“Greed” – “Greed is good.” – Gordon Gekko (Michael Douglas), “Wall Street” (1987)
Sir Richard McCreadie (Steve Coogan) – the head of Monda, an international apparel corporation – is filthy rich.
Well, Monda just paid a 1.2 billion (British) pound dividend to its owner, McCreadie’s wife Samantha (Isla Fisher). Samantha then purchased a yacht for 100 million that proudly scoots around Monaco with no apparent altruistic purpose, and hey, that leaves 1.1 billion to fund her favorite 2020 U.S. Presidential candidate! Okay, don’t expect the latter, although one has to imagine that Richard and Samantha donate a few quid to some shifty British politicians from time to time.
Actually, Richard and Samantha are divorced now, but “Greed” shifts so many times to the distant and recent past, it’s hard to keep track of essential, important facts. Then again, director/co-writer Michael Winterbottom does center his film around Sir Richard’s 60th birthday party (and the planning for it) in present-day, so we can anchor ourselves there.
Yes, the grand to-be celebration on a heavenly Greek island is a gaudy illustration of extreme excess, complete with a team of paid celebrity lookalikes – like a fake-Rod Stewart, fake-Simon Cowell and fake-Kylie Minogue – and a treehouse version of a coliseum that also includes a full-grown lion.
This, of course, begs the question: Is the real Kylie Minogue not available?
Naturally, the film’s perspective is clearly available: the filthy rich can get awfully dirty to find their fortunes. At least Sir Richard did, and Coogan is smartly-cast as The King of High Streets. Coogan can deliver on-screen insults and grievances faster a motivated, well-oiled Tommy gun can spit out bullets. Sir Richard regularly rips apart his clothing suppliers and yanks any traces of profit out of their pockets to suit his own needs.
He doesn’t have a conscience, and Winterbottom argues that Richard never had one, as we see his life as a teen and throughout his working years through several questionable business deals. These flashbacks – that sporadically splash across the screen in five-minute increments over the movie’s 104-minute runtime – help recount Sir Richard’s dubious history that led him to become the full-fledged bully that he is today.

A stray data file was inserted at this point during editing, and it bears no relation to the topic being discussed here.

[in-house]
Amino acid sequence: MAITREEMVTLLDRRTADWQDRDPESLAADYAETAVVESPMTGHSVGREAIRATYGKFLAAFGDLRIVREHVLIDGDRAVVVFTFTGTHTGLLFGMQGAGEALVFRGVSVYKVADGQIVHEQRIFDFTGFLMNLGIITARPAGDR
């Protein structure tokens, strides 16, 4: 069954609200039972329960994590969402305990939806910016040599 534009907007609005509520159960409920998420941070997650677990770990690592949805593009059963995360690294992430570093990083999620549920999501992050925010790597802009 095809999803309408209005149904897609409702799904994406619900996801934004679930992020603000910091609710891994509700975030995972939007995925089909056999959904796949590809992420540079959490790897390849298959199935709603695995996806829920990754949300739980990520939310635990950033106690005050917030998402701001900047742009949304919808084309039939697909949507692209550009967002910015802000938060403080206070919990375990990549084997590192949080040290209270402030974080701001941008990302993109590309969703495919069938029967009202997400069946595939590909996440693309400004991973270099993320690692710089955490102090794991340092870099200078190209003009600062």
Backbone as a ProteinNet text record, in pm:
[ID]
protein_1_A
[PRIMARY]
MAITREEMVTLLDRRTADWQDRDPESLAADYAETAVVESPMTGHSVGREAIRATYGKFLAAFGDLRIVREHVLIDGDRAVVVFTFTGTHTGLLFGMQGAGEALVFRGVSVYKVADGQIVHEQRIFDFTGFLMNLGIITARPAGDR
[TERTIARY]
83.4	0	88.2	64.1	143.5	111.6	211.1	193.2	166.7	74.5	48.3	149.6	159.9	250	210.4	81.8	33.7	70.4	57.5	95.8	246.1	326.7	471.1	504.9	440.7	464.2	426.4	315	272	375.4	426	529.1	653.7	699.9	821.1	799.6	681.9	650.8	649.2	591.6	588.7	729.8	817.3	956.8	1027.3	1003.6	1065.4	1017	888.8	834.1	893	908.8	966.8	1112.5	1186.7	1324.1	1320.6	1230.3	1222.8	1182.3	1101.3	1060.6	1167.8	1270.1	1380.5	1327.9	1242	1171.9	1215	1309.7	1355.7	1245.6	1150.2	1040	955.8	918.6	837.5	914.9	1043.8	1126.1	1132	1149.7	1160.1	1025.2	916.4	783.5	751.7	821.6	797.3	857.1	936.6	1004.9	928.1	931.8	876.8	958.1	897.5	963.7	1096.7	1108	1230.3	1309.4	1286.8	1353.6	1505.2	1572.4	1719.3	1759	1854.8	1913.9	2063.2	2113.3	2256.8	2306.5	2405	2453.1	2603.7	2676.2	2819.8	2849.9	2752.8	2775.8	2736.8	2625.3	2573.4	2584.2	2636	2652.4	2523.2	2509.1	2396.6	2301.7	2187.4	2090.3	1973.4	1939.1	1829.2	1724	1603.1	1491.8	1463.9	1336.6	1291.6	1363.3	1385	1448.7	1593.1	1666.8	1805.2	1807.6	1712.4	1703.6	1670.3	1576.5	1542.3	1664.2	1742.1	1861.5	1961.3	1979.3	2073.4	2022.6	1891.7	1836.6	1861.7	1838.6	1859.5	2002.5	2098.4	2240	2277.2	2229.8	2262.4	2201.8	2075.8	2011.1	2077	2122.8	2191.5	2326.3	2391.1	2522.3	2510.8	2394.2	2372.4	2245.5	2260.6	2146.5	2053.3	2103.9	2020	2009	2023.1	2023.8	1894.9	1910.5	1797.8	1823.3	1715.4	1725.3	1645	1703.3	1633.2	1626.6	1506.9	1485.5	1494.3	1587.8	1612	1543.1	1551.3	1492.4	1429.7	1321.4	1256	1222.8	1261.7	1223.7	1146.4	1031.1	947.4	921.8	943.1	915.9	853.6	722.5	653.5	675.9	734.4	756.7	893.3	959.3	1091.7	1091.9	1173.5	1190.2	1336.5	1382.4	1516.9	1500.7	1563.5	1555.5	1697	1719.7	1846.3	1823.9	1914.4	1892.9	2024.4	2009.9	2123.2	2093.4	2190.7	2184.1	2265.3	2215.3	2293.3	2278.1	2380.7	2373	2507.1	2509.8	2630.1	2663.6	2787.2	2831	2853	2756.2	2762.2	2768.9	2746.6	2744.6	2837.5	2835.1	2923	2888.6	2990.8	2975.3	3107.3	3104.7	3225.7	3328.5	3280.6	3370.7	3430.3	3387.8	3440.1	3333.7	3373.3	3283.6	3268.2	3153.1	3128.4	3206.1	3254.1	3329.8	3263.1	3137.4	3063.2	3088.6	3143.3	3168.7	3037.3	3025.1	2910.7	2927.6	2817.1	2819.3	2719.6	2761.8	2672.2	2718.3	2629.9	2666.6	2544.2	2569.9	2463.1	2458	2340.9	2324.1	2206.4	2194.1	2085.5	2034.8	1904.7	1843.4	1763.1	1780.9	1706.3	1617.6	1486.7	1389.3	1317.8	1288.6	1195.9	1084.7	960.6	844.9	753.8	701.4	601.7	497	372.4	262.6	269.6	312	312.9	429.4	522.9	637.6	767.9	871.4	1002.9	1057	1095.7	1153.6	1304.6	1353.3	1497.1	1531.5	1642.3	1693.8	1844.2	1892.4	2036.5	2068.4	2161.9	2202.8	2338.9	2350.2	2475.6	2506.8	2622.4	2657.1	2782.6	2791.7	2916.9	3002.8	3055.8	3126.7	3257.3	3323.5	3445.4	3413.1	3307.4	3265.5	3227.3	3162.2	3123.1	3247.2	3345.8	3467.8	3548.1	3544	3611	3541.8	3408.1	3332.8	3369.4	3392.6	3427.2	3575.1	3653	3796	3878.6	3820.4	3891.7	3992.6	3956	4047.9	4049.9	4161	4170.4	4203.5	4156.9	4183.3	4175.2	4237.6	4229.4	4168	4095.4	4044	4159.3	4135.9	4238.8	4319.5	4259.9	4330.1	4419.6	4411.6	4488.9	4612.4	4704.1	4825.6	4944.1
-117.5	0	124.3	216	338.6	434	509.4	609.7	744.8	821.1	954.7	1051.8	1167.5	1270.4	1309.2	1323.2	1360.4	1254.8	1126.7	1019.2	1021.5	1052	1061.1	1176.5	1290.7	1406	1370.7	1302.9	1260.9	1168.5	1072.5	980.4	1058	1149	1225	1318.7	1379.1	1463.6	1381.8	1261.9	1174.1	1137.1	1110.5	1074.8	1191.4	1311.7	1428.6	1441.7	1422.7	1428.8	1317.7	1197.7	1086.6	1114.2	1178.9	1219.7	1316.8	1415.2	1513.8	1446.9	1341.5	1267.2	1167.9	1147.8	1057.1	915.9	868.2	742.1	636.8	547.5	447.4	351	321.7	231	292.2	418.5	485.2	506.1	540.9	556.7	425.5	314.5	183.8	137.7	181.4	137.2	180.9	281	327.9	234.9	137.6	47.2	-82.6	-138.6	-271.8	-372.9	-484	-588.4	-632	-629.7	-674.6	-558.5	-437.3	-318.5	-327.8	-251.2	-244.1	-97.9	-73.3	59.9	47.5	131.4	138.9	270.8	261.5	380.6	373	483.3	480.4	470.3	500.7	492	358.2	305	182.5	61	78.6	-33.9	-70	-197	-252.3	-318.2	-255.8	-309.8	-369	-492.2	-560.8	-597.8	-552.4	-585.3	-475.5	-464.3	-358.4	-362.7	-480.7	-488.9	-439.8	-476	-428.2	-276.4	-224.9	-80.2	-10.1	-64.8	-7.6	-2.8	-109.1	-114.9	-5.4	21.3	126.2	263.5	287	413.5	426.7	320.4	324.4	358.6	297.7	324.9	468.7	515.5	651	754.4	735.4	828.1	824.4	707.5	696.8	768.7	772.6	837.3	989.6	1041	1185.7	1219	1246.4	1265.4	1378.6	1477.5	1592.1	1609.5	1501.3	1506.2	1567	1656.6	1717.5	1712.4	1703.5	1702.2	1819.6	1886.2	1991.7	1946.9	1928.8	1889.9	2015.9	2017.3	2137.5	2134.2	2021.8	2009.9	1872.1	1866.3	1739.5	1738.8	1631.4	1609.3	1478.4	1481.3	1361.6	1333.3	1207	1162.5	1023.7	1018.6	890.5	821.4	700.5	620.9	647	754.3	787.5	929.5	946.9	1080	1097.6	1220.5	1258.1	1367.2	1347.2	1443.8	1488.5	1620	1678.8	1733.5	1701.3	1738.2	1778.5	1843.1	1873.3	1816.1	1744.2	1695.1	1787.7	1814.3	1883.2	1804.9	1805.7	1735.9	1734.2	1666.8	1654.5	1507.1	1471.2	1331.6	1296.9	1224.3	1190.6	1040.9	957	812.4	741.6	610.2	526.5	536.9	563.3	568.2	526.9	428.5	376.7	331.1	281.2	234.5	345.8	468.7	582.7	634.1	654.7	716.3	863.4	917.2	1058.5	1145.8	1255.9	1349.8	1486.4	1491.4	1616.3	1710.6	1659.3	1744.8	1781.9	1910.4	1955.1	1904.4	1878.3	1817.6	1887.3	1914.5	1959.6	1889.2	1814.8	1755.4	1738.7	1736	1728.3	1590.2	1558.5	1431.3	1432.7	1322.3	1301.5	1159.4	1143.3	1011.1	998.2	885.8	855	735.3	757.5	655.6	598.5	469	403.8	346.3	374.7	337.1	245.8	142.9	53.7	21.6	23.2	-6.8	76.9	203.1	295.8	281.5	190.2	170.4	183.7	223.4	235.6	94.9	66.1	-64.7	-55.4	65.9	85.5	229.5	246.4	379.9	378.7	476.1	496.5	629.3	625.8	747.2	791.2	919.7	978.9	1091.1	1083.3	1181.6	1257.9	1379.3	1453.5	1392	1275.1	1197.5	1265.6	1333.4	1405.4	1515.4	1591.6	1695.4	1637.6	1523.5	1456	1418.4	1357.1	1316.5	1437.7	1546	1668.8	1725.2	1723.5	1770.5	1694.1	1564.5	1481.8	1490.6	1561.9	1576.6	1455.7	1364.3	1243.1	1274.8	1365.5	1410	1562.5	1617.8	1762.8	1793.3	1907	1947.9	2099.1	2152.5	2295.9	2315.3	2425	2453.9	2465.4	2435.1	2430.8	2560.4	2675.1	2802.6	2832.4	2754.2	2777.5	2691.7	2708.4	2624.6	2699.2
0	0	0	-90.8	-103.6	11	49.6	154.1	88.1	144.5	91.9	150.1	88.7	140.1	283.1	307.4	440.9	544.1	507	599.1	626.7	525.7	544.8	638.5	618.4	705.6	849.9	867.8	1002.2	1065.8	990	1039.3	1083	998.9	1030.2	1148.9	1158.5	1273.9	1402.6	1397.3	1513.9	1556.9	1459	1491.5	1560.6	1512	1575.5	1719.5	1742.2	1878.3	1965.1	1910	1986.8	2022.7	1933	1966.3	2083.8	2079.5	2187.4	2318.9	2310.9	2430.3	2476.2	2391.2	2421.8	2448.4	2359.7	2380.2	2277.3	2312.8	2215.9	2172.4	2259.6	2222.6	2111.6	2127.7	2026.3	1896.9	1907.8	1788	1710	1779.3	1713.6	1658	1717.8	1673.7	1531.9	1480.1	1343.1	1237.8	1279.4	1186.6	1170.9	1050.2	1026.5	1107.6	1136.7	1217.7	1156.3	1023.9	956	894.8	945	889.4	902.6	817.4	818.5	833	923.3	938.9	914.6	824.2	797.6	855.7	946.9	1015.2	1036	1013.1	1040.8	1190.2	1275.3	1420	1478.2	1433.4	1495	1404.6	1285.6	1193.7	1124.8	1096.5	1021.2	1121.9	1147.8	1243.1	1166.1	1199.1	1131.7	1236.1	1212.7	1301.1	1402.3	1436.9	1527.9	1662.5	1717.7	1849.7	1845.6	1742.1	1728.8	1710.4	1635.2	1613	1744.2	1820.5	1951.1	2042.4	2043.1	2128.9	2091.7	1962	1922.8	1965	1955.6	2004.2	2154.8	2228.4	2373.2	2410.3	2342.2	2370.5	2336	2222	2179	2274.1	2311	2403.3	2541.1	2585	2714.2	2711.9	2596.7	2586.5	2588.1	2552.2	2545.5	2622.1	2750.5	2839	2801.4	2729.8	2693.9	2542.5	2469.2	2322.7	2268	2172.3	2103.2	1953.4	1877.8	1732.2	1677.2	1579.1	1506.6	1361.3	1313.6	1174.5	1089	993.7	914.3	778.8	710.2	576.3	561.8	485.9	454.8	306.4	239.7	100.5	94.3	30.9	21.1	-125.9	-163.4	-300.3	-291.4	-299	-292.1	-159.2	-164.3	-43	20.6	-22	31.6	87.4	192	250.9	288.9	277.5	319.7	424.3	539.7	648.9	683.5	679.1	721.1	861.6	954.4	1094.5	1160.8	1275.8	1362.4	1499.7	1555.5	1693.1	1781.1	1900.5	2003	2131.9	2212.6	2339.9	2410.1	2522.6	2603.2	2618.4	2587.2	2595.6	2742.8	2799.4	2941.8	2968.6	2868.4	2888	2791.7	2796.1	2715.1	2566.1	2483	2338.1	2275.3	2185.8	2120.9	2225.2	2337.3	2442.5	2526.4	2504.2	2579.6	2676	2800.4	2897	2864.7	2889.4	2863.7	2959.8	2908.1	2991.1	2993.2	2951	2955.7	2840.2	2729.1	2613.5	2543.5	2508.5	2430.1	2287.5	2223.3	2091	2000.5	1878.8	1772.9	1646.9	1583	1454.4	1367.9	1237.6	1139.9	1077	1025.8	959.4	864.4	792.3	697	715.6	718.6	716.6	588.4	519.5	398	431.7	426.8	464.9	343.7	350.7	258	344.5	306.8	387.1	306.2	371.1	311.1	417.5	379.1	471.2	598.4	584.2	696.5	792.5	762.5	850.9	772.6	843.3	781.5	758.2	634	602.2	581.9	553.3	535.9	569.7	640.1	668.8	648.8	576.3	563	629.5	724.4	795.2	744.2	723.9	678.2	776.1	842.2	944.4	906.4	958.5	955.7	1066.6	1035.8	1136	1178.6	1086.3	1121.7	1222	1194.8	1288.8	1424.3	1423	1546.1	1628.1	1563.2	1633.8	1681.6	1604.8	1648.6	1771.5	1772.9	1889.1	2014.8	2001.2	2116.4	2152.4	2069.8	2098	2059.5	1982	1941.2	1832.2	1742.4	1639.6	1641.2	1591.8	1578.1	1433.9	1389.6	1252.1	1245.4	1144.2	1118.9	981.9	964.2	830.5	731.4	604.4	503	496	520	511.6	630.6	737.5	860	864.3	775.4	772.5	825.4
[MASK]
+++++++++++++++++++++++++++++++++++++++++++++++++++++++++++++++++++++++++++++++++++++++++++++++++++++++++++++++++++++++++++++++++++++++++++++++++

“Greed” is a morality tale, and one constructed with organic slews of memories from an intrinsically-provoked capitalist, but Coogan finds help through a couple key supporting players. Shirley Henderson ages herself 30 years to play Richard’s mother, as she carries a chip the size of Dublin on her narrow shoulders, and Dave Mitchell is an author/journalist who shadows Mr. McCreadie to discover nuggets of knowledge for his readers. Nick (Mitchell), however, usually has figurative doors slammed in his face, and while he struggles and bumbles for answers, Margaret McCreadie (Henderson) seems to know where all the bodies are buried, but no one would dare ask her.
On the other hand, Richard’s kids Finn (Asa Butterfield) and Lily (Sophie Cookson) aren’t given much to do other than mope and complain, and anyone working for McCreadie feels pretty much the same.
“Greed” attempts to be a comedy, but other than random over-the-top, disparaging remarks or occasional gaffes from Nick, there’s not much to laugh about. The movie feels a bit schizophrenic too, because it also delivers its piercing, cynical view of money and corruption through sobering illustrations between the haves and have-nots. Truth be told, the gilded streets of Monaco and the UK dismiss (or are unaware of) the Sri Lanka, Bangladesh and Myanmar sweatshops.
Other than a peek into the troubling economic strife at the aforementioned locales, “Greed” doesn’t offer a wealth of reasons to sit through 104 minutes of Richard’s unchecked bad behavior. On the other hand, maybe we’ll look at a “Made in Bangladesh” t-shirt tag when doing our next load of laundry and pause for a moment to recall this movie’s clothing supply chain. Then again, maybe not. Regardless, this movie isn’t that great.
⭐⭐ out of ⭐⭐⭐⭐
Image credits: Sony Pictures Releasing International; Trailer credits: ONE Media